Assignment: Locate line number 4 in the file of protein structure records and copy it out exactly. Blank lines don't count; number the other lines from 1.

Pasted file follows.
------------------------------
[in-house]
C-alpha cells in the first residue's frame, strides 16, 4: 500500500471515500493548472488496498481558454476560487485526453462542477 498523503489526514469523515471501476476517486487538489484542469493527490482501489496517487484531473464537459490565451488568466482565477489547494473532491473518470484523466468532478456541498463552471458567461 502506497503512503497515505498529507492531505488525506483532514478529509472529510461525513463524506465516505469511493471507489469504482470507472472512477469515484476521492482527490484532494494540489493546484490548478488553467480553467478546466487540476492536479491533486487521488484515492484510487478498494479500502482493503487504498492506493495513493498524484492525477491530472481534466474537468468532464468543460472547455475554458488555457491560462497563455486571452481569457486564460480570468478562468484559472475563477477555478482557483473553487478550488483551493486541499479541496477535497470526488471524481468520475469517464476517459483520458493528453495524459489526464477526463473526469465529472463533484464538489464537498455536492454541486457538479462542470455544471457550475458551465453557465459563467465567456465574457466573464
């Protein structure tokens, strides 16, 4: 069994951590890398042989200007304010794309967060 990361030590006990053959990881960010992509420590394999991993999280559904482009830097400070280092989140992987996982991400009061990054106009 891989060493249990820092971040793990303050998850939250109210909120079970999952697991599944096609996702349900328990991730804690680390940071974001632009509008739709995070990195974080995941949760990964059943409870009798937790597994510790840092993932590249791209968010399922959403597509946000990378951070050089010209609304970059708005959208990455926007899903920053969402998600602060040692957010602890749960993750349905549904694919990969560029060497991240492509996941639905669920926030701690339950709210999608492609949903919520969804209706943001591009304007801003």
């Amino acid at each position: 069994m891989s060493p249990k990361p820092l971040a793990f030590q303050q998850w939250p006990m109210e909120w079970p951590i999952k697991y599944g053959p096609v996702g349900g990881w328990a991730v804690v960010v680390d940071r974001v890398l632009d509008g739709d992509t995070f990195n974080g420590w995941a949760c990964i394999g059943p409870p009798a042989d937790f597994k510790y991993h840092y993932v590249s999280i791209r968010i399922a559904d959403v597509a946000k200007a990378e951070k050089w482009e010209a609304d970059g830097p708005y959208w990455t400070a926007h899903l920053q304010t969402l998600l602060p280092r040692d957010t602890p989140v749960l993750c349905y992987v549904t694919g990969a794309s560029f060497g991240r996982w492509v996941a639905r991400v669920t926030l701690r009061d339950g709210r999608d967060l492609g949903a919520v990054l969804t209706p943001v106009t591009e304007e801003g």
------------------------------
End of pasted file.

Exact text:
């Amino acid at each position: 069994m891989s060493p249990k990361p820092l971040a793990f030590q303050q998850w939250p006990m109210e909120w079970p951590i999952k697991y599944g053959p096609v996702g349900g990881w328990a991730v804690v960010v680390d940071r974001v890398l632009d509008g739709d992509t995070f990195n974080g420590w995941a949760c990964i394999g059943p409870p009798a042989d937790f597994k510790y991993h840092y993932v590249s999280i791209r968010i399922a559904d959403v597509a946000k200007a990378e951070k050089w482009e010209a609304d970059g830097p708005y959208w990455t400070a926007h899903l920053q304010t969402l998600l602060p280092r040692d957010t602890p989140v749960l993750c349905y992987v549904t694919g990969a794309s560029f060497g991240r996982w492509v996941a639905r991400v669920t926030l701690r009061d339950g709210r999608d967060l492609g949903a919520v990054l969804t209706p943001v106009t591009e304007e801003g």